No one who had witnessed my terrorized bearing the past few days would have seen in me a police officer of twenty years, nine of them SWAT—a man trained to intimidate. Some high-risk, tactical, counter sniper, search and rescue, undercover operation involving weapons of mass destruction would feel cozy next to the present situation. Sadly, I left those days behind me two years ago when I turned forty-two, not because forty-two disqualifies one for police work, but because I relentlessly abused my body for too long, and it insisted on a break. Even when I politely asked it to perform some strenuous task, it answered back sarcastically or utterly refused.
Now I had to be satisfied with any job my detective friend, Bob Caine, threw my way. Today I found a missing person for him; tomorrow I might perform boring security work for a big corporation. My wallet approved of the work, it paid better than retirement, but I missed the action.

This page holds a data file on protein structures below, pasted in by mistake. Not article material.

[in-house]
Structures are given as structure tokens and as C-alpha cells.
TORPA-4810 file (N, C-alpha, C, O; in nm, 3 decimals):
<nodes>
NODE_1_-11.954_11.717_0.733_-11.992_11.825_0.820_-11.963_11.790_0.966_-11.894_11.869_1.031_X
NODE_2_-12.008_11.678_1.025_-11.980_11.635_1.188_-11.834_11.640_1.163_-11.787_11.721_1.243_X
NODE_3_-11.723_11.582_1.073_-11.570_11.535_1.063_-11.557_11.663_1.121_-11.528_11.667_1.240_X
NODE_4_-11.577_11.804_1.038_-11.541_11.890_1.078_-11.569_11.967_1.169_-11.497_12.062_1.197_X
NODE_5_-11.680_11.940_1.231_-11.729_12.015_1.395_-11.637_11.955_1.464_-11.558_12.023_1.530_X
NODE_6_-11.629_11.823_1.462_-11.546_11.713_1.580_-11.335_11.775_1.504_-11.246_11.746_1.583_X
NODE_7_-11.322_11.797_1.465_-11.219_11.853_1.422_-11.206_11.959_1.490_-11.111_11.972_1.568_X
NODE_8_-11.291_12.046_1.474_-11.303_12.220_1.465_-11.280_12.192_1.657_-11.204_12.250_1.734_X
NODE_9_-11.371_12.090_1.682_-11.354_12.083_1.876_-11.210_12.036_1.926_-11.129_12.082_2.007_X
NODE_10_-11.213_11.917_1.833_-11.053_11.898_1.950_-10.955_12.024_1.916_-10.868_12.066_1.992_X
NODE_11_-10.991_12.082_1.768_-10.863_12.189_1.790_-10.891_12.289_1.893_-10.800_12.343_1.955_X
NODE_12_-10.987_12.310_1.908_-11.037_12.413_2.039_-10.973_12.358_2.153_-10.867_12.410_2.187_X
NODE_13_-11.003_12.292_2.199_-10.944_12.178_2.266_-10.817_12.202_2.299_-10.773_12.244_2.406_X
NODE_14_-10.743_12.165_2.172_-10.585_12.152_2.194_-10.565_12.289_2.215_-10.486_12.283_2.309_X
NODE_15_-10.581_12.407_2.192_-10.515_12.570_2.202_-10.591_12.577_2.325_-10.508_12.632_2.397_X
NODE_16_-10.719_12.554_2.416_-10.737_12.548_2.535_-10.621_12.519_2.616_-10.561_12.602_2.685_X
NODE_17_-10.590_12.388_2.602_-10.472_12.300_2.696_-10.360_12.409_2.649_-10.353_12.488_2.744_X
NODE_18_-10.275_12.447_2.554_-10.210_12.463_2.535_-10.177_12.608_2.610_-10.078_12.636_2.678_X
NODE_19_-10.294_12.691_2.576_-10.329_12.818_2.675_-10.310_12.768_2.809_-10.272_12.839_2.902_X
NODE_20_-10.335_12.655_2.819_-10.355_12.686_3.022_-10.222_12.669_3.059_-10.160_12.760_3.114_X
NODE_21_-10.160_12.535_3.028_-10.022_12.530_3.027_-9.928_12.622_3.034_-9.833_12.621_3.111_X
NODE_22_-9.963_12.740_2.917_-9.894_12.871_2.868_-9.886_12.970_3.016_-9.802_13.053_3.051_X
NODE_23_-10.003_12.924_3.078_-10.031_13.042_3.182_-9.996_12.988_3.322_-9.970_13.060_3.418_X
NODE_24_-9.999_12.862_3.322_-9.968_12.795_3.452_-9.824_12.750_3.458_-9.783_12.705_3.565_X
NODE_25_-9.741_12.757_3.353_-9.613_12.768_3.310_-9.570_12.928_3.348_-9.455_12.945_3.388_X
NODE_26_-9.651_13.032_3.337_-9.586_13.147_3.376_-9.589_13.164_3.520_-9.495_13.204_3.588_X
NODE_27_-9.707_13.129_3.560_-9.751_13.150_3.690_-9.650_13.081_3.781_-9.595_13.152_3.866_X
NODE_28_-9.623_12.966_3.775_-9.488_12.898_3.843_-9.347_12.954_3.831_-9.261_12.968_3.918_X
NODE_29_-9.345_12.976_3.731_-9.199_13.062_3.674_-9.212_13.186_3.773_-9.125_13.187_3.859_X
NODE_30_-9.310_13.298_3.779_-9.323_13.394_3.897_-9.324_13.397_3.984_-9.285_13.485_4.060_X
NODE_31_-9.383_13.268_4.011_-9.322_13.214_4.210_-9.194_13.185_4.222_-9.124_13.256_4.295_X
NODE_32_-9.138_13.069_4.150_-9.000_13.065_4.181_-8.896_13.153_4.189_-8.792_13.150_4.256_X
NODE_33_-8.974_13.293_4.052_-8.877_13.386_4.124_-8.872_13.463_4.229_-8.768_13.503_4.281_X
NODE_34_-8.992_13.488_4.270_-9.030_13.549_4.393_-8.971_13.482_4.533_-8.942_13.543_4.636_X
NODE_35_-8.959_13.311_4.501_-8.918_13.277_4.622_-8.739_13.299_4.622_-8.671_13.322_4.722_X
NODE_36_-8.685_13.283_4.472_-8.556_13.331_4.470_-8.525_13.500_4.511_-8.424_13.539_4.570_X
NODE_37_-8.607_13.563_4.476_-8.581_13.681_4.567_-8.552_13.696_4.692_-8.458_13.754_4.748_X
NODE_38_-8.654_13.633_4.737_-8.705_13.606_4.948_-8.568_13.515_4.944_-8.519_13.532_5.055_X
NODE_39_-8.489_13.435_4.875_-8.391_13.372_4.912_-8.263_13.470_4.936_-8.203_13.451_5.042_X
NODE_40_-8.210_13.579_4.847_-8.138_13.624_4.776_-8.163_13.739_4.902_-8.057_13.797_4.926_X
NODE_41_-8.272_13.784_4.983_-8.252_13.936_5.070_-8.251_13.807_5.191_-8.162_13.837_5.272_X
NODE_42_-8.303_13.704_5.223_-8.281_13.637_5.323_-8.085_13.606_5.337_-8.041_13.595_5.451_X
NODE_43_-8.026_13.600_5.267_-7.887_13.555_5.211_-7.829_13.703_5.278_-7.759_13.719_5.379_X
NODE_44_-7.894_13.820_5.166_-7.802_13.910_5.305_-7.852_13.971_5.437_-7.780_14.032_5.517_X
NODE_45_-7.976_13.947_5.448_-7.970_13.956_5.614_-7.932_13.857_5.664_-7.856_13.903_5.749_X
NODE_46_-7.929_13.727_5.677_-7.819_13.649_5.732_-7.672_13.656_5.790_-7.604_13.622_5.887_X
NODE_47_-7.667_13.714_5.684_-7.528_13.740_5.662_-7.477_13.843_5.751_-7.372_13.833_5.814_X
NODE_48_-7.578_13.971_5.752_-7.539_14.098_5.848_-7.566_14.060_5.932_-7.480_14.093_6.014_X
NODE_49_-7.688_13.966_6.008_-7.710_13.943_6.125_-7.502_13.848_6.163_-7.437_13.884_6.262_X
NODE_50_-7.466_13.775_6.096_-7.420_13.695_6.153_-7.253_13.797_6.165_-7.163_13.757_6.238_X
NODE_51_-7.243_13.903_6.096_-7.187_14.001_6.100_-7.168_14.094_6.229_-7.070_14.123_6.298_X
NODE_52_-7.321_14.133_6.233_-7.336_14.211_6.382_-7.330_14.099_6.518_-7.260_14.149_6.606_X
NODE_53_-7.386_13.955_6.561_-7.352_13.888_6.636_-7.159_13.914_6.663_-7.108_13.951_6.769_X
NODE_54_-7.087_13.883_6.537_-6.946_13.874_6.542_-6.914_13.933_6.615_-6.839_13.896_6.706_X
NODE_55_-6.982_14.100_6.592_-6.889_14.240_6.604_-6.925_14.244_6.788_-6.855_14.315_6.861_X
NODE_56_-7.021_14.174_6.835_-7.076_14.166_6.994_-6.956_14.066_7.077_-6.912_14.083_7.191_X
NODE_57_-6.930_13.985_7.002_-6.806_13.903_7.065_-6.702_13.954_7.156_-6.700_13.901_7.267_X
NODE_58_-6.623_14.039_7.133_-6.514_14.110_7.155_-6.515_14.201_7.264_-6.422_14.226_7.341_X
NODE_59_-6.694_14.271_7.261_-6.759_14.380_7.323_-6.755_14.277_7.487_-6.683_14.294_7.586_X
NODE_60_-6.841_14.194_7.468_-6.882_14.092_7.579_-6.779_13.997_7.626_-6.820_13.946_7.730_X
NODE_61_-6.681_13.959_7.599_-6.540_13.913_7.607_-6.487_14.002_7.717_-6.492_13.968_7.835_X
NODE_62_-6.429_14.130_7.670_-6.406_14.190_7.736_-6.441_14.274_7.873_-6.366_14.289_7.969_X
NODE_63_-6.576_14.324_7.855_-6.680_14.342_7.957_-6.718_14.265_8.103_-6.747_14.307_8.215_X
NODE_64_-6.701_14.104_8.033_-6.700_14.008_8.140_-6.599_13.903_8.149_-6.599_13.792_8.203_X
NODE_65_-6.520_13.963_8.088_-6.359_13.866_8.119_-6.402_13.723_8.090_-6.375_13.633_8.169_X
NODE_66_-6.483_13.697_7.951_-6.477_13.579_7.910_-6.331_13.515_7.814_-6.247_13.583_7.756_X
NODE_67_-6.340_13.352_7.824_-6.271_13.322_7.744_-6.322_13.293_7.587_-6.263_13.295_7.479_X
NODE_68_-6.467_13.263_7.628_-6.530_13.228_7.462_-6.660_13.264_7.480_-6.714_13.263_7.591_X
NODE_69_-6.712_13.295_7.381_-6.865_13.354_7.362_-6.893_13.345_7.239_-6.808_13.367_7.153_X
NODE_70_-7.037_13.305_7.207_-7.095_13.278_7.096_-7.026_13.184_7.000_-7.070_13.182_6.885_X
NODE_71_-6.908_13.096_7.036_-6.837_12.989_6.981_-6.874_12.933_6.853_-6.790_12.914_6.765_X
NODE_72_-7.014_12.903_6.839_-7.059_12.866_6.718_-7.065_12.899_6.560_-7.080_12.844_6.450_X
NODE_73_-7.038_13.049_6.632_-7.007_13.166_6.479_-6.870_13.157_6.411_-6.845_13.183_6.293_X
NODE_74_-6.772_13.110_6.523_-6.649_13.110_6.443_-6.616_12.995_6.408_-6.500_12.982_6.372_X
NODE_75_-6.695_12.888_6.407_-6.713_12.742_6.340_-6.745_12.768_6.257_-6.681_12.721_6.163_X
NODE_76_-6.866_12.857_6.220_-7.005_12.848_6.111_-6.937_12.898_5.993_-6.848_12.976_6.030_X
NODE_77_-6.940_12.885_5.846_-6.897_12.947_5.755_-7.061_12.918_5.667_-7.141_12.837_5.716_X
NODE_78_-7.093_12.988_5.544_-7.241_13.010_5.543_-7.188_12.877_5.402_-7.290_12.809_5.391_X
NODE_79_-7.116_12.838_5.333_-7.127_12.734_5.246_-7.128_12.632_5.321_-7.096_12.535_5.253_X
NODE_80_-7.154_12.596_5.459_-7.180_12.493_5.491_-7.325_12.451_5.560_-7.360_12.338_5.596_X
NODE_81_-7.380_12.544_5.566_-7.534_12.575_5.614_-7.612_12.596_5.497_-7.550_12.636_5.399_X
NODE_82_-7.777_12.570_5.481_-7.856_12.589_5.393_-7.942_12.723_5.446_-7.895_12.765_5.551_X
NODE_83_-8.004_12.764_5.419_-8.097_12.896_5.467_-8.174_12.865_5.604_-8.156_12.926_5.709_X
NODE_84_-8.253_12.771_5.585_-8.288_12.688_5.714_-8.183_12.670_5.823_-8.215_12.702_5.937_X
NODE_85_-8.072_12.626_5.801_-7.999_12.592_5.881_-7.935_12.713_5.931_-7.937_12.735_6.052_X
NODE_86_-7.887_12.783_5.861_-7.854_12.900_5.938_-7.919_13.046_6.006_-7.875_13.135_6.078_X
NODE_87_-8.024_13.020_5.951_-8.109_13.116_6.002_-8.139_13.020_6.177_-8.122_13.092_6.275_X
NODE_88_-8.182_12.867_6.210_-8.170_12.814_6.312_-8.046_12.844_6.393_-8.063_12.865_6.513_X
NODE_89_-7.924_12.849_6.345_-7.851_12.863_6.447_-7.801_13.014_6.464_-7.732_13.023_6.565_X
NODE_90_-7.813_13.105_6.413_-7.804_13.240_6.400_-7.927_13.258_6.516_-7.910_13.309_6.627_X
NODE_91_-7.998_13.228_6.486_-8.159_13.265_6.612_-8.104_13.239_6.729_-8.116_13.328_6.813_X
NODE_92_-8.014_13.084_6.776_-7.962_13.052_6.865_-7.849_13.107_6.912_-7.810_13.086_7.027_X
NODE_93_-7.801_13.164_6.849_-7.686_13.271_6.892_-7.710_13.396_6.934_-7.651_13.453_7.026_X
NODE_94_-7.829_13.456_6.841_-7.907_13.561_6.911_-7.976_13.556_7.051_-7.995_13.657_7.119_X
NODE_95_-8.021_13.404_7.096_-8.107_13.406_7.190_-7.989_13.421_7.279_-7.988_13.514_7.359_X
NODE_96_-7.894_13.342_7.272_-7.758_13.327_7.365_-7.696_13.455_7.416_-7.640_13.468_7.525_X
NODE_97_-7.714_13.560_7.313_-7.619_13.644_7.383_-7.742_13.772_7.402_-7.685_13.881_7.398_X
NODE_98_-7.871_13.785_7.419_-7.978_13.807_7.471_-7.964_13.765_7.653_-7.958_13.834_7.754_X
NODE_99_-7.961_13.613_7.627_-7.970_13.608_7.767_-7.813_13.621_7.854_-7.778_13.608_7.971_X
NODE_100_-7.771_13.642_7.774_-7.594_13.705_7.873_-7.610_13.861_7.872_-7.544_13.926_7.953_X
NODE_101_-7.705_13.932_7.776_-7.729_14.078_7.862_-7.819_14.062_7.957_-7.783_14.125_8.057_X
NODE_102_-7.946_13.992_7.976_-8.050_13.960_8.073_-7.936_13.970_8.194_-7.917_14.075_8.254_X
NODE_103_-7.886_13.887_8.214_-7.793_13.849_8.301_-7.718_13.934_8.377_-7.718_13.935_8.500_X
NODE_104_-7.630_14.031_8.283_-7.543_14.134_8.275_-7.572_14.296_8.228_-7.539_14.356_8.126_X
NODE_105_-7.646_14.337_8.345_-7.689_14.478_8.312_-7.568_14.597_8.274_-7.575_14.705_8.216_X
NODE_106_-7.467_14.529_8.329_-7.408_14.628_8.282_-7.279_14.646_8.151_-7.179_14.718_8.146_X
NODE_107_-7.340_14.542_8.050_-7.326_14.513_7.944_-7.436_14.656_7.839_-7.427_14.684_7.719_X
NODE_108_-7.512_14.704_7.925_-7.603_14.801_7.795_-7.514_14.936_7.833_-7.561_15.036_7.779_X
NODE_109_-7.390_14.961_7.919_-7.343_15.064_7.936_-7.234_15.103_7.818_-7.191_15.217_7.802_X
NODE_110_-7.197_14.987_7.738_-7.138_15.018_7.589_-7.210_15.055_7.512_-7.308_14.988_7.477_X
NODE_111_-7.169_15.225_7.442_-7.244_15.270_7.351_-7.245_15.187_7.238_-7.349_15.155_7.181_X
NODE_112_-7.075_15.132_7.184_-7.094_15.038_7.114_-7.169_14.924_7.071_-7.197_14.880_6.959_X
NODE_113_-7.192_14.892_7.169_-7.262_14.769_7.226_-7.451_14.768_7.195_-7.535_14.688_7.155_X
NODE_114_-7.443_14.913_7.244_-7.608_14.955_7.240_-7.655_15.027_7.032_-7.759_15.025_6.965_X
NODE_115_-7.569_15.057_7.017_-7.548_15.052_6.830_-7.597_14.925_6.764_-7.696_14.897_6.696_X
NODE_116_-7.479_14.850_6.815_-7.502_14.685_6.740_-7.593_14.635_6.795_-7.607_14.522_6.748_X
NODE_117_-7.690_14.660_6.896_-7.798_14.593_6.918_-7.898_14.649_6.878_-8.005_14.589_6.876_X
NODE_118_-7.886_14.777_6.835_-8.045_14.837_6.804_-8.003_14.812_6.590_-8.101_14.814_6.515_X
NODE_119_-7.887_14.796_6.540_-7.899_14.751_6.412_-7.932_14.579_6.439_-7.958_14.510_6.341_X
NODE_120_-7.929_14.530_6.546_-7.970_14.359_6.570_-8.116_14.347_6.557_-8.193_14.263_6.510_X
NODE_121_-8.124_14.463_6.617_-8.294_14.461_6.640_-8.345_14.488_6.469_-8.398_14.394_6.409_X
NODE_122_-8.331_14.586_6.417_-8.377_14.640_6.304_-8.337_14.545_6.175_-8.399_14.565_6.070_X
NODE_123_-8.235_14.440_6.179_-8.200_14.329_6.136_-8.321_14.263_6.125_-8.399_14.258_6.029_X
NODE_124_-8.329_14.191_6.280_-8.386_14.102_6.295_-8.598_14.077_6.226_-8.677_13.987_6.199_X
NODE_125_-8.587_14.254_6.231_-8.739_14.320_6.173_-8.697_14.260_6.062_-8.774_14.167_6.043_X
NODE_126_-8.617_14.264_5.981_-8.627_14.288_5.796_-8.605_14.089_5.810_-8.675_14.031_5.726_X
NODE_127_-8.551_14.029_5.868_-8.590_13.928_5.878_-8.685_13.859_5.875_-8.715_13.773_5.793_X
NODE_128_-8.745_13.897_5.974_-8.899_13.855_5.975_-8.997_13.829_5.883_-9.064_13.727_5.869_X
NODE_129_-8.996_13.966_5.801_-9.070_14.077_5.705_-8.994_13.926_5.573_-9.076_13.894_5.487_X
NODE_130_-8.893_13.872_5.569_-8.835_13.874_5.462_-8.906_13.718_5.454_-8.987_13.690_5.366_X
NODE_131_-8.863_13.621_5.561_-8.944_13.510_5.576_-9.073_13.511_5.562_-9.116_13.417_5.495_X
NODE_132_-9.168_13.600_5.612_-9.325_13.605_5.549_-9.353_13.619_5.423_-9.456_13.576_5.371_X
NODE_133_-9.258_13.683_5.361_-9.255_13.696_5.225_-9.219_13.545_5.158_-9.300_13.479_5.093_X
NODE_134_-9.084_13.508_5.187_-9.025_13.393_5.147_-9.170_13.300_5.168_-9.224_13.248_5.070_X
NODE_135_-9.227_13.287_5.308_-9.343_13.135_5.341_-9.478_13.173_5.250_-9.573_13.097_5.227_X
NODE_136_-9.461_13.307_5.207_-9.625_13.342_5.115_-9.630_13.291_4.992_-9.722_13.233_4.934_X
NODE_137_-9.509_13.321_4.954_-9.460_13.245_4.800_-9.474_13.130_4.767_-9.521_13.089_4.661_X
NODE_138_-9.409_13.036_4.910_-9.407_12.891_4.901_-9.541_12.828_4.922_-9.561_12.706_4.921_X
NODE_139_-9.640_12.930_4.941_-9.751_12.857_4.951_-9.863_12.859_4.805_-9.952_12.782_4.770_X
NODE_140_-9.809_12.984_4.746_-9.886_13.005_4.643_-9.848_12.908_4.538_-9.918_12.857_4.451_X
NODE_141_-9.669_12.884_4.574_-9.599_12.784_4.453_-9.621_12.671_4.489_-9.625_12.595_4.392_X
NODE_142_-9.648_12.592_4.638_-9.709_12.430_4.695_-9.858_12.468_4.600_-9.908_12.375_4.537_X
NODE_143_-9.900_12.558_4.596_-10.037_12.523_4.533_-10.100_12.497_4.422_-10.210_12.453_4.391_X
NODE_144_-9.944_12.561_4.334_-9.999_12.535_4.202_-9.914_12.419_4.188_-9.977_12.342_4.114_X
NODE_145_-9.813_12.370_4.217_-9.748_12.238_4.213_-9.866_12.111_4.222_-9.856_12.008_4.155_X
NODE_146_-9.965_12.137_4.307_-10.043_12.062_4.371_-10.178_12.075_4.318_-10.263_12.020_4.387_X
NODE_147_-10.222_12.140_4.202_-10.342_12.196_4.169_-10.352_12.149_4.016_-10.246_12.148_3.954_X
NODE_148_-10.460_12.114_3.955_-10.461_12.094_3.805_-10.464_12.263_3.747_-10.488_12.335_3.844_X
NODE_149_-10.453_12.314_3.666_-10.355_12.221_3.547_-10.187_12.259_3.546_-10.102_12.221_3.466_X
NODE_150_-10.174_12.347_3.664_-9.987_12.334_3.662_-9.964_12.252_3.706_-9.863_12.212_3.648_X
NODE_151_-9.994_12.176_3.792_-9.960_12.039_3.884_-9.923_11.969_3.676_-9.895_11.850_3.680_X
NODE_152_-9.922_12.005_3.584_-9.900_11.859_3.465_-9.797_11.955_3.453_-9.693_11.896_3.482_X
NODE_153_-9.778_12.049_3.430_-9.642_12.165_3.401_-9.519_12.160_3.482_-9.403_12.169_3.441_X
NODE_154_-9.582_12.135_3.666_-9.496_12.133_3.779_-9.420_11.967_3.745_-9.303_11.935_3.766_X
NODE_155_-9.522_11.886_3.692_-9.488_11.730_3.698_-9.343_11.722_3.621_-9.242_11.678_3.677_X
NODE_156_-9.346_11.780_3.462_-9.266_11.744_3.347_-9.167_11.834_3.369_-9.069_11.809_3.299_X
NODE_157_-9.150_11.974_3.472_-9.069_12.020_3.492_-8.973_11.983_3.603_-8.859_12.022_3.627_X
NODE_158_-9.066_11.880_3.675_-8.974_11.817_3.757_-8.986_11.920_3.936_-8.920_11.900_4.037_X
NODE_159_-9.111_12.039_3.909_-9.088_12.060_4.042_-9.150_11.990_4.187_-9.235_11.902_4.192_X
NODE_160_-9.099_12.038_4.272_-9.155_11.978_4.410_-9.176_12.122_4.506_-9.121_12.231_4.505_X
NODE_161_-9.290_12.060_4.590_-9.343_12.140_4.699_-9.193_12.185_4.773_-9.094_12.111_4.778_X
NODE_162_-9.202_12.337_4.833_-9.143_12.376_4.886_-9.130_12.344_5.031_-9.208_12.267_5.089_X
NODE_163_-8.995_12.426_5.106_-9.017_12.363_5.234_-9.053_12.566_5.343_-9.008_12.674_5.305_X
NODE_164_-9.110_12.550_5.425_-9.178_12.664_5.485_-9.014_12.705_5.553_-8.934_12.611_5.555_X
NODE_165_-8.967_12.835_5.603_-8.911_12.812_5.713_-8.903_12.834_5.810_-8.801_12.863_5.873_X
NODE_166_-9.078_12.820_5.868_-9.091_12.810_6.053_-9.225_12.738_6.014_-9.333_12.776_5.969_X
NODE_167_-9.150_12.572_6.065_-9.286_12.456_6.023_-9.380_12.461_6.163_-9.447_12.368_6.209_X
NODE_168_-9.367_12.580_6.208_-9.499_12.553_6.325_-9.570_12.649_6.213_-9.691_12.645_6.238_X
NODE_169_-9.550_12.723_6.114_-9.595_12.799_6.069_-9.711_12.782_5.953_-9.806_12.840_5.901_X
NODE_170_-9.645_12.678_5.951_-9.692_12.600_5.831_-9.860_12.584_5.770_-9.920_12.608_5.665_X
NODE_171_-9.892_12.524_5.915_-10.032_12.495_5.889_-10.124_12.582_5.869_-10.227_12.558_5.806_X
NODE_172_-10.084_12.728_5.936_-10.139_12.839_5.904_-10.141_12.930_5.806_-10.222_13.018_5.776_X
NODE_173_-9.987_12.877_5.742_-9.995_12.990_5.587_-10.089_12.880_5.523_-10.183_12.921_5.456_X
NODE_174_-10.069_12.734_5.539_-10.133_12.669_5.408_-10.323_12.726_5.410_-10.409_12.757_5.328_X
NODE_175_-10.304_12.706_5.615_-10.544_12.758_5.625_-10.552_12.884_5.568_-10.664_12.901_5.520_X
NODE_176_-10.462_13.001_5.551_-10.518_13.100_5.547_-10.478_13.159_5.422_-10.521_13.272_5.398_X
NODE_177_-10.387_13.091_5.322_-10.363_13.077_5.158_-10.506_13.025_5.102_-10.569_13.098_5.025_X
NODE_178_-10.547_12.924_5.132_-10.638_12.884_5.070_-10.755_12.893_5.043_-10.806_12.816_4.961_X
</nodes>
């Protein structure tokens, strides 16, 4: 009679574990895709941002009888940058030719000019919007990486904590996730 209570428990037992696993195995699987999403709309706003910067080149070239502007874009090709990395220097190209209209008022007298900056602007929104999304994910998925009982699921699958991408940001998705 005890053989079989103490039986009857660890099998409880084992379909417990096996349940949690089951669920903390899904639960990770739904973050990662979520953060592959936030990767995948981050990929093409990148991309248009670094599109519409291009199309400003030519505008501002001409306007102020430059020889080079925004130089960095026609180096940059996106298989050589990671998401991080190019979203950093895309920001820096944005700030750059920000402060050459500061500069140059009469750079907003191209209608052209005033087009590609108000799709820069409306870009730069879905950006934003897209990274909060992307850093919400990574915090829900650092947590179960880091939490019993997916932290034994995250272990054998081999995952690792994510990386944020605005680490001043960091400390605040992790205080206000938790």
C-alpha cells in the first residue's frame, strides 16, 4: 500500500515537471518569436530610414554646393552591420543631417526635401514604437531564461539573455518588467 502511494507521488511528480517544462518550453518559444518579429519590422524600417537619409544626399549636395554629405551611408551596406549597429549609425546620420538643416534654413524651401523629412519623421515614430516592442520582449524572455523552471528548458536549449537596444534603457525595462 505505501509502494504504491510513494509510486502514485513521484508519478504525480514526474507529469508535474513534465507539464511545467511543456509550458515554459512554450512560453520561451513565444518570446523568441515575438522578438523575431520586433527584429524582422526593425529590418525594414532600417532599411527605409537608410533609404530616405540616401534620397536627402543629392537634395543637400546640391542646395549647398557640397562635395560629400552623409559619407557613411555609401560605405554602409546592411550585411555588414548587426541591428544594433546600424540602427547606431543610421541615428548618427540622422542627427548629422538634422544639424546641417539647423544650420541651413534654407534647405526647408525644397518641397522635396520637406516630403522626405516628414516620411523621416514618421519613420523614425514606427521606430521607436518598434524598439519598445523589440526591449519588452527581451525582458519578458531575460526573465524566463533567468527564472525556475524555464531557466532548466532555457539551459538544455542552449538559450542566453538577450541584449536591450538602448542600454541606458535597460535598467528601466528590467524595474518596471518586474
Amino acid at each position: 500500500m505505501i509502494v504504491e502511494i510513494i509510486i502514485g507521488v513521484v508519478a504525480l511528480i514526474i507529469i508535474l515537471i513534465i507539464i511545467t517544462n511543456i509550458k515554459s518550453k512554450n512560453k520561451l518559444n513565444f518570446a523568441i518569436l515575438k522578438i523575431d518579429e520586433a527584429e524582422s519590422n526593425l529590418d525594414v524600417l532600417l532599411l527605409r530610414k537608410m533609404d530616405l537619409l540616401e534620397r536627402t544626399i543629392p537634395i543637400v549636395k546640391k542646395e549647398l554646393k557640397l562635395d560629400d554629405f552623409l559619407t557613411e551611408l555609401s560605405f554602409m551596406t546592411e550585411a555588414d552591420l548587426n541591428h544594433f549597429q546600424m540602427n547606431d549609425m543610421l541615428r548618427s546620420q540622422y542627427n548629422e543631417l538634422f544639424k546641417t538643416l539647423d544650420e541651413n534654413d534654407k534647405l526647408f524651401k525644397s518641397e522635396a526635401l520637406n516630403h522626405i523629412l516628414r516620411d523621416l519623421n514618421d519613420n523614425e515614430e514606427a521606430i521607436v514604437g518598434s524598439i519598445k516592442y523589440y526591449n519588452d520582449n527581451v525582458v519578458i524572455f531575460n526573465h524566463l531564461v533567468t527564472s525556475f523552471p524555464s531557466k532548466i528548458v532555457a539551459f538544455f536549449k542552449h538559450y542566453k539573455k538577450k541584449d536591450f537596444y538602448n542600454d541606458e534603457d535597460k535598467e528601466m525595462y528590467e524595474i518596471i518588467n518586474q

No feeling of satisfaction accompanied this newest conquest. I guess I could call it a noble cause, a father paying a detective to locate his too-long-gone grown daughter, but a twenty-nine-year-old runaway was pushing it a little far. Evidently, remorse or love or some other redeeming reason drove him to find her. Heck, the man had money, so motives didn’t count. The girl probably got too busy living her life and forgot about Mom and Dad the last time she changed her address. I couldn’t explain the changed identity. She and her three friends in no way resembled the pictures Bob had given me, but maybe that was just Hollywood and the movie industry. The client had insisted on haste since the girl’s mother suffered health problems. Bob and I both knew that a client often buried the truth under a pile of lies, but it was a job.